Give roots el­bow room by prun­ing

The Progress-Index - At Home - - News - LEE RE­ICH

GIMME SPACE

“Root prun­ing” sounds like such a bru­tal way to treat a plant. Yet it’s a pe­ri­odic ne­ces­sity once any pot­ted plant has grown as large as you want it to.

Pot­ted plants — like other plants — grow, and while a 50foot-tall weep­ing fig is a glo­ri­ous sight on a Caribbean is­land, my liv­ing room ceil­ing won’t al­low it.

Root prun­ing slows stem growth, and makes room for new soil and new roots.

How of­ten to root prune any pot­ted plant de­pends on how fast that plant grows, and any quirks it has about be­ing root­pruned. An­gel’s trum­pet, for ex­am­ple, gets one se­vere root and stem prun­ing ev­ery year, in fall. Root and stem prun­ing are needed to stim­u­late new stem growth, on which is borne those eerily beau­ti­ful, pale-apri­cot-col­ored trum­pets.

Pot­ted fig plants can fruit in pots as long as they get root pruned ev­ery year or two so that roots find new soil to pro­mote vig­or­ous, an­nual stem growth.

In con­trast, af­ter 19 years, I have yet to root prune my pony tail palm.

Plants have sub­tle ways of in­di­cat­ing that their roots need new soil in which to roam. Keep an eye out for plants that dry out too rapidly or send roots creep­ing out drainage holes. My pony­tail palm burst its pot; per­haps it’s time to root prune or give it a larger pot.

Root prune any plant that’s be­gin­ning to look too tall or too crowded in its pot — or give it a larger pot. Ex­cep­tions in­clude clivia, which thrives cramped for years in the same pot un­til even­tu­ally burst­ing it.

The best way to tell whether a plant needs root prun­ing is to slide the root ball out of the pot and ex­am­ine it. Thick roots pressed right to the edge of a root ball, or cir­cling its out­side, in­di­cate that the time to op­er­ate has come.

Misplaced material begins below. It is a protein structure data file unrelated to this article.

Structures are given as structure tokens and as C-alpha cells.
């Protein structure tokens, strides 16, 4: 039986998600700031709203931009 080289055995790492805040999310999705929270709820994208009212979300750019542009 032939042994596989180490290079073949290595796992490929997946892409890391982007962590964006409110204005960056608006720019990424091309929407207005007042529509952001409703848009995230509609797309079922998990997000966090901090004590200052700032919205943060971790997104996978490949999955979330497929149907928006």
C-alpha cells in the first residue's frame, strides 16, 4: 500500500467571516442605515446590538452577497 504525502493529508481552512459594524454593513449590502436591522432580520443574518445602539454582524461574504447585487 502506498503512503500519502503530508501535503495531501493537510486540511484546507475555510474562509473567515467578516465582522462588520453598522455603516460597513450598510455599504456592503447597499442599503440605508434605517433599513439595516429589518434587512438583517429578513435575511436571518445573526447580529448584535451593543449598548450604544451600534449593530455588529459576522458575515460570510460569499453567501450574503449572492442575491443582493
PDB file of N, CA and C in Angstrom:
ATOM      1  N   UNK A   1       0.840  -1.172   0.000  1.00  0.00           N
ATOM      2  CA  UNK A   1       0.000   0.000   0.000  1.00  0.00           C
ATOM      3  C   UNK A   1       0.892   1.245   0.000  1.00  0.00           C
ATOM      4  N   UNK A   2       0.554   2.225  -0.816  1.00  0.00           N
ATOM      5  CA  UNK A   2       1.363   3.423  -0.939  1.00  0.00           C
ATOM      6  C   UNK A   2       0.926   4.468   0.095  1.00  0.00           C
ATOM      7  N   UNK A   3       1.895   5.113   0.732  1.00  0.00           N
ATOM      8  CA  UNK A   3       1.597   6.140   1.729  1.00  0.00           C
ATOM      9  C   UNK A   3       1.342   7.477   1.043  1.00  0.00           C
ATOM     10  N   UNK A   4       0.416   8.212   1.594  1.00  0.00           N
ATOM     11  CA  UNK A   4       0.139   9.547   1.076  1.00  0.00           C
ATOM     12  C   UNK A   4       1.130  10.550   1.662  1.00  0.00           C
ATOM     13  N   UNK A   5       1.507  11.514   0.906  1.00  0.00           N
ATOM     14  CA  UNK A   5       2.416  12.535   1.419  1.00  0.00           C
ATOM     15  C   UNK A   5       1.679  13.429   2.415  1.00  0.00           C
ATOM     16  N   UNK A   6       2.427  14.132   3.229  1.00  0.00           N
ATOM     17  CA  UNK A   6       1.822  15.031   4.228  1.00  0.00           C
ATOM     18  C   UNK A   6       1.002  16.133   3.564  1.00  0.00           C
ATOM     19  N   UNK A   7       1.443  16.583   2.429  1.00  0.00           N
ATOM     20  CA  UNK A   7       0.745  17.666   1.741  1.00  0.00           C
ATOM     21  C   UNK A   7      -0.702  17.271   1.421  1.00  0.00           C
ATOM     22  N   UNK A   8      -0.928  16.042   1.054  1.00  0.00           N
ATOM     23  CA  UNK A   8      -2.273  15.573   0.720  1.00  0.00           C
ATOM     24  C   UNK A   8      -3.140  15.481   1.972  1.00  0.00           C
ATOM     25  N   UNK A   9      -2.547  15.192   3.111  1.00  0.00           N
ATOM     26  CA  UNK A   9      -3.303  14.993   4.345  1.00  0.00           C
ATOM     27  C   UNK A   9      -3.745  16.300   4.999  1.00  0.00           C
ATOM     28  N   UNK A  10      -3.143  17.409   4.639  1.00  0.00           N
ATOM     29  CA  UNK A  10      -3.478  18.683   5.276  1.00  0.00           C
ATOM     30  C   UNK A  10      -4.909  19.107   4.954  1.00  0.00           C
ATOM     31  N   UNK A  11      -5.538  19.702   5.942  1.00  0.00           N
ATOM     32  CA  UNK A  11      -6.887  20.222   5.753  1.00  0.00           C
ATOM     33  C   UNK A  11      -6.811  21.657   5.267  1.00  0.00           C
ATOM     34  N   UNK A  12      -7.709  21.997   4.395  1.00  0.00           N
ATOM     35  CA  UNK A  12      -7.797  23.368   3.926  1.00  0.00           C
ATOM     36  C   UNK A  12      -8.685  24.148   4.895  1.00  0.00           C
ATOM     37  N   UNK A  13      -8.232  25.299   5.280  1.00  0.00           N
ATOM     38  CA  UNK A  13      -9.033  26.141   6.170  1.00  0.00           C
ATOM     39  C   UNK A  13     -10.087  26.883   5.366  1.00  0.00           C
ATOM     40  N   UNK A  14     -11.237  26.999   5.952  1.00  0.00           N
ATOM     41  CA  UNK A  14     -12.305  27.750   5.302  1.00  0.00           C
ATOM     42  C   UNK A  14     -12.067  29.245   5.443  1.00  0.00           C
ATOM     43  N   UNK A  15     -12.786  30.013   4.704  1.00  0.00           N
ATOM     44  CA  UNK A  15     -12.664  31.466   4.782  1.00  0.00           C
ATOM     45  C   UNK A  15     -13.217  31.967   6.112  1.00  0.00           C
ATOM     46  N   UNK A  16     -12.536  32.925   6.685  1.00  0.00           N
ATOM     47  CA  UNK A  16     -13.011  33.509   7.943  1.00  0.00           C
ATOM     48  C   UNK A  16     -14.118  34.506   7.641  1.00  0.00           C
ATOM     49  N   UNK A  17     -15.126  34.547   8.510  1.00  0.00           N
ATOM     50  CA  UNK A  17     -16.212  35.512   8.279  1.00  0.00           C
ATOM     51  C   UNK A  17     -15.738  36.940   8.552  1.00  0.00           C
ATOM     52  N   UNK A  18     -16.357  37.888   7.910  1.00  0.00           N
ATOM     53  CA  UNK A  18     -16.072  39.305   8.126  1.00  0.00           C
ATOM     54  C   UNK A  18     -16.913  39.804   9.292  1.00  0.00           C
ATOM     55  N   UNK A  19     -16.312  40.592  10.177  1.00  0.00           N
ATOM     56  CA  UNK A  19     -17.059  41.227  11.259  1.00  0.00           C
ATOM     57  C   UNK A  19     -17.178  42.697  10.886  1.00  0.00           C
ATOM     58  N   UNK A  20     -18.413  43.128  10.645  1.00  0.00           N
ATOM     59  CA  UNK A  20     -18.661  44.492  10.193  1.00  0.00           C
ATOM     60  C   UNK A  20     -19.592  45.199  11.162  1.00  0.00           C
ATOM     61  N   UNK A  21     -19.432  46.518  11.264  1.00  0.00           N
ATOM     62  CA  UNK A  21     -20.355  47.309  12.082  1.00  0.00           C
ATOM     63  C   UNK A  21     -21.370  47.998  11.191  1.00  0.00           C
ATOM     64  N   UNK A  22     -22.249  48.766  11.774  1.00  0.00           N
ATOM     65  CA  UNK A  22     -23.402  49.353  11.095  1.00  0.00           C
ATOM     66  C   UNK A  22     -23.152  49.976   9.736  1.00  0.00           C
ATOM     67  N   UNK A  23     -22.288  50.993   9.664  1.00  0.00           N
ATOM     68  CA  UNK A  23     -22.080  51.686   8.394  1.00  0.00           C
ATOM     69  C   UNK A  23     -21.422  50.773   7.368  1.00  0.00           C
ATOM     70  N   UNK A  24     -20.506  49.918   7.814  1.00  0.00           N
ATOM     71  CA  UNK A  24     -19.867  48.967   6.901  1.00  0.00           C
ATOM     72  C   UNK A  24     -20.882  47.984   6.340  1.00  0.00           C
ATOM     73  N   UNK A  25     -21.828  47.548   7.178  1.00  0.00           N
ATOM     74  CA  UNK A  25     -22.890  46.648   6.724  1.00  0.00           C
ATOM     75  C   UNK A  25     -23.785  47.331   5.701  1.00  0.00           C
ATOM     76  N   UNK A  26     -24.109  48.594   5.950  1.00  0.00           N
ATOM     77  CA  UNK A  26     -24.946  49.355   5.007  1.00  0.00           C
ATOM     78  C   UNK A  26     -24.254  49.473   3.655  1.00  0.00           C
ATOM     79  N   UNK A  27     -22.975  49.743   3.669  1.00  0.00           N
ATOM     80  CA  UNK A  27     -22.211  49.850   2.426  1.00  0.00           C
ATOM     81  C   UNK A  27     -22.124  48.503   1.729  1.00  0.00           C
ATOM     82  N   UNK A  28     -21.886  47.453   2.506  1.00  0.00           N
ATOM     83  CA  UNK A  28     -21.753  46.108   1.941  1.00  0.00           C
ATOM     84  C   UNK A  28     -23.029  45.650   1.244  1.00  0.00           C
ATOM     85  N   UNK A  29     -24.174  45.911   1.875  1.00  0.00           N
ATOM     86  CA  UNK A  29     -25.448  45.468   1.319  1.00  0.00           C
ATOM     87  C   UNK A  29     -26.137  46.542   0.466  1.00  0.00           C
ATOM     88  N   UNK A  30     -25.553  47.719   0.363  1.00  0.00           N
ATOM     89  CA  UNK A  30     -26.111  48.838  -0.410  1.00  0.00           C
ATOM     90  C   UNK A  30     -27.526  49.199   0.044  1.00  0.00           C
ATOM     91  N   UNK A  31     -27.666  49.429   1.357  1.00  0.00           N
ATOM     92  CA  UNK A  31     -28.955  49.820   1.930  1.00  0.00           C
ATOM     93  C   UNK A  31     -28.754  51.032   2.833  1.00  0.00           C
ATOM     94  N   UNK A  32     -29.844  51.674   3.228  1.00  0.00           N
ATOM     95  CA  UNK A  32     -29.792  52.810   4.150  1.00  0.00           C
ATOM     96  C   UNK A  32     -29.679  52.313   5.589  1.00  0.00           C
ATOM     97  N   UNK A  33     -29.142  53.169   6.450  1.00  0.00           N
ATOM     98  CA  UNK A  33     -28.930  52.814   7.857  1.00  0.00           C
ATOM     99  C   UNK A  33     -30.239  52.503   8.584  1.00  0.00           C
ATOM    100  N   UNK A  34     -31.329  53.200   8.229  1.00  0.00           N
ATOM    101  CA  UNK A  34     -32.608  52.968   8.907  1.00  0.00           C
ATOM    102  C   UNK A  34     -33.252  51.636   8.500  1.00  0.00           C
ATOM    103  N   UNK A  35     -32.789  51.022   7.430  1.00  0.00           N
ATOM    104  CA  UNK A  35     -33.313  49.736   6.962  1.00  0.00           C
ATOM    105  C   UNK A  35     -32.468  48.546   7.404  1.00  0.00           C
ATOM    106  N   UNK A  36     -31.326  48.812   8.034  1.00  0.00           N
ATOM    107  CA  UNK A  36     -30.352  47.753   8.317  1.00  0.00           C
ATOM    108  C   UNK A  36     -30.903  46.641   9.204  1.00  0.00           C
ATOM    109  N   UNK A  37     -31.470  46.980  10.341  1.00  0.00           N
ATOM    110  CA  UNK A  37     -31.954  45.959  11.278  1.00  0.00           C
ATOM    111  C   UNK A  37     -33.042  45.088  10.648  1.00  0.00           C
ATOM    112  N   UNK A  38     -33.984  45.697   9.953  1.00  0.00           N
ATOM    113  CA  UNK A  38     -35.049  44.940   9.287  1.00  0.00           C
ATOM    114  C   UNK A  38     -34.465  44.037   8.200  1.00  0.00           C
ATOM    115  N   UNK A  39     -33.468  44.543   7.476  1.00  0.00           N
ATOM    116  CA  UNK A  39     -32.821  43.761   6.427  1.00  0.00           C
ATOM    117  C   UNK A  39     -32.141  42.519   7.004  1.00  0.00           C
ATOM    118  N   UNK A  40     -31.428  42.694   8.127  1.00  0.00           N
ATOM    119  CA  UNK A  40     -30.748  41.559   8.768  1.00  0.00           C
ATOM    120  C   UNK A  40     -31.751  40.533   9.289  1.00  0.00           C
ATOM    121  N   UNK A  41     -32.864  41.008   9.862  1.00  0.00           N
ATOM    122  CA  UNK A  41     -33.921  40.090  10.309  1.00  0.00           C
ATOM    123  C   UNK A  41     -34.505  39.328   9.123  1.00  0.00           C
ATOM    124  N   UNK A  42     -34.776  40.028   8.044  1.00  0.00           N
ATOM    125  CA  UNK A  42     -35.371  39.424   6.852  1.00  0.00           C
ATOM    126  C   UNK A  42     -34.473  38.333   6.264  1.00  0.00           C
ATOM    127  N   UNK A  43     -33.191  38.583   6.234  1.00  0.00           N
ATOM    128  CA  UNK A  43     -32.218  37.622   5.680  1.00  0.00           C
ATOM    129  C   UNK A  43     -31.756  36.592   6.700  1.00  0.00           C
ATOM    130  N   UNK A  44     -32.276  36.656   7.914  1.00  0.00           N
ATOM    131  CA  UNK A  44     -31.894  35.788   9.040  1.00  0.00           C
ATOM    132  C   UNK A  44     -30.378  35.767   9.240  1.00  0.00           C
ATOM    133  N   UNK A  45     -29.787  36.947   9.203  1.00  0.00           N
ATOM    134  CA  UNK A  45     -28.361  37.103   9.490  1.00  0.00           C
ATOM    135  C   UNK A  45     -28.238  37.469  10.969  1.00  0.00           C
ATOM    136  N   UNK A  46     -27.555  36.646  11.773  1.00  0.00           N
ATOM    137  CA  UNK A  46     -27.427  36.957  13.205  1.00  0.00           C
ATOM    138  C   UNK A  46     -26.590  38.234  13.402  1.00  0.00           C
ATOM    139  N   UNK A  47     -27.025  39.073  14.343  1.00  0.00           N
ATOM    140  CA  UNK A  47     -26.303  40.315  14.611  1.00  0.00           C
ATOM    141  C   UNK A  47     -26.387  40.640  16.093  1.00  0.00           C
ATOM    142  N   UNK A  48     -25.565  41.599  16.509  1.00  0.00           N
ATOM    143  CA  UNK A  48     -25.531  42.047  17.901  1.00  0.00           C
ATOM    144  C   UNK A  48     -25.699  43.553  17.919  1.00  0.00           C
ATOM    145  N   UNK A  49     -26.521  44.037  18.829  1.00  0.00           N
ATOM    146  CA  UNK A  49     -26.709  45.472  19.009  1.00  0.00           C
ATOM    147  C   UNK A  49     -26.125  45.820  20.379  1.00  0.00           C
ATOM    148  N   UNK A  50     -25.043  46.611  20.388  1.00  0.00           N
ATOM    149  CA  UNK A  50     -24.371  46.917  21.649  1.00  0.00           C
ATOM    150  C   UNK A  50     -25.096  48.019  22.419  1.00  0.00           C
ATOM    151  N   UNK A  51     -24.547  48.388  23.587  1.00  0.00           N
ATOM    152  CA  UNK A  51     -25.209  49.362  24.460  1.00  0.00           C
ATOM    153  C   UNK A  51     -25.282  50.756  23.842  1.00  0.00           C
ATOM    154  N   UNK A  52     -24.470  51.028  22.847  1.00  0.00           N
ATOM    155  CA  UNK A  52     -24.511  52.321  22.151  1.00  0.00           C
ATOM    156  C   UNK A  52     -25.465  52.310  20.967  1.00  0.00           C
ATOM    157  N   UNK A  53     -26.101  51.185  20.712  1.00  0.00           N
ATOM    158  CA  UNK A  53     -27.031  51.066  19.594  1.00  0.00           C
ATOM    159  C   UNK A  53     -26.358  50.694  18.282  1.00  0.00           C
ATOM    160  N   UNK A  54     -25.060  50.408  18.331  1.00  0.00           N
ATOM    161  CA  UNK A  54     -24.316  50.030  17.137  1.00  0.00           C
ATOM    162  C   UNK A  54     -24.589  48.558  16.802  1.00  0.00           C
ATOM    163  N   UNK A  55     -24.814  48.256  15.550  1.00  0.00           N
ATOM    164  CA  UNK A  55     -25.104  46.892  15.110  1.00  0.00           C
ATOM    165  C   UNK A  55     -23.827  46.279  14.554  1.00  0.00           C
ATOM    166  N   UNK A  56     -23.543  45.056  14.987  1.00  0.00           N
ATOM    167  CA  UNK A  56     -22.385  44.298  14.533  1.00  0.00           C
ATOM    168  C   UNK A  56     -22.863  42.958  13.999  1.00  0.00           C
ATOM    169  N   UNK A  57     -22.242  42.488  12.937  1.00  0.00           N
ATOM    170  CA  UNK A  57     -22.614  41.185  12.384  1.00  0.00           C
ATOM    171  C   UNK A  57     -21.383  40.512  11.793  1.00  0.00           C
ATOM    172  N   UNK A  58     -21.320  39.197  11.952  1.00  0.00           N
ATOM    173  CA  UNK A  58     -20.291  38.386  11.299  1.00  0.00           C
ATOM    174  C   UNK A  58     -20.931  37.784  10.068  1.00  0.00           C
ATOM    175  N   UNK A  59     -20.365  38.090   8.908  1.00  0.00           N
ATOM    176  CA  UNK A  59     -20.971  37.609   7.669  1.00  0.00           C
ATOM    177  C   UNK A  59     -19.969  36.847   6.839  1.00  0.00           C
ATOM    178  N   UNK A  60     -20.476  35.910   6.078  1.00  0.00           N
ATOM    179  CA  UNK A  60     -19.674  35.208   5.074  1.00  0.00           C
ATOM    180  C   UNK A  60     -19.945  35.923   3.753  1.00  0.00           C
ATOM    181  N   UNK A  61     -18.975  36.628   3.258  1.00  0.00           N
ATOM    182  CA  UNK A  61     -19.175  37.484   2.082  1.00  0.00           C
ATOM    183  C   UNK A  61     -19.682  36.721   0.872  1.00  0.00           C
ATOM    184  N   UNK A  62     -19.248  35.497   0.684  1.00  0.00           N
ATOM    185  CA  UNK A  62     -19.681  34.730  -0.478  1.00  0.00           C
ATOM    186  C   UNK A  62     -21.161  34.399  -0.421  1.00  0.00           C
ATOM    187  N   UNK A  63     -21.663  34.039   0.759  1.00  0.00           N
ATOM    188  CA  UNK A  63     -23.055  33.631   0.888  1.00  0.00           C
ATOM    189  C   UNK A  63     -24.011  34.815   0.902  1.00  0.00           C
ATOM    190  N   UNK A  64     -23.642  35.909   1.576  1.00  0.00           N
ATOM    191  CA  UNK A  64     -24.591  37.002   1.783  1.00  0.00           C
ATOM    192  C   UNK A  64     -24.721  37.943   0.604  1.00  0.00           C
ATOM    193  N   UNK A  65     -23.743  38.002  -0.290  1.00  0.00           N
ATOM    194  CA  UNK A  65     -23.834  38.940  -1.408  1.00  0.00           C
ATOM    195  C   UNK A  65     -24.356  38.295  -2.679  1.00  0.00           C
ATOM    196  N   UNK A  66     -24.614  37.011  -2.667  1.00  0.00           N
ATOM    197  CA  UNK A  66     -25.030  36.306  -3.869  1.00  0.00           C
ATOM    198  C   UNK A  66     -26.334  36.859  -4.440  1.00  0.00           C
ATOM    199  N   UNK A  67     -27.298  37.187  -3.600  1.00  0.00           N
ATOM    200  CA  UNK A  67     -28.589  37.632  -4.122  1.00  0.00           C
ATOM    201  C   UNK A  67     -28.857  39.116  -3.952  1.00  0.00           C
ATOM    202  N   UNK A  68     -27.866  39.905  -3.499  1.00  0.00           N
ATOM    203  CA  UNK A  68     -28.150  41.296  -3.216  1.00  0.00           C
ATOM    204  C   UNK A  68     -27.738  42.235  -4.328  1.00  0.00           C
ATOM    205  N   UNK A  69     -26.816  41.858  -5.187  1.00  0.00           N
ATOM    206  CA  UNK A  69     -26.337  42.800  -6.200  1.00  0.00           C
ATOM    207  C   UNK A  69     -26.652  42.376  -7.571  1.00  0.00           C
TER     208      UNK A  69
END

(Cac­tii and other suc­cu­lents are an ex­cep­tion: Let their soil thor­oughly dry be­tween wa­ter­ings, even af­ter root prun­ing.)

Fi­nally, prune the stems so the re­duced root sys­tem has fewer leaves to sup­port. Be­sides, the whole pur­pose of root prun­ing has been to keep the plant from grow­ing larger.

Rest as­sured that plants tol­er­ate all this prun­ing. Just look at bon­sai trees, whose heights can still be mea­sured in inches af­ter hun­dreds of years. They are kept that way with reg­u­lar root and shoot prun­ing.

AP PHO­TOS

Above: This un­dated photo shows roots of a black tu­pelo (Nyssa syl­vat­ica) plant es­cap­ing a pot in New Paltz, New York. Root prune any plant that’s be­gin­ning to look too tall or too crowded in its pot or give it a larger pot.

Left and Above: This un­dated photo shows root surgery be­ing per­formed on a kumquat (For­tunella japon­ica) plant in New Paltz, New York. To root prune, take a sharp knife, grit your teeth, and slice a one-half to two inch layer of soil from all around and un­der­neath the root ball. The larger the root ball, the more soil and roots can be re­moved.

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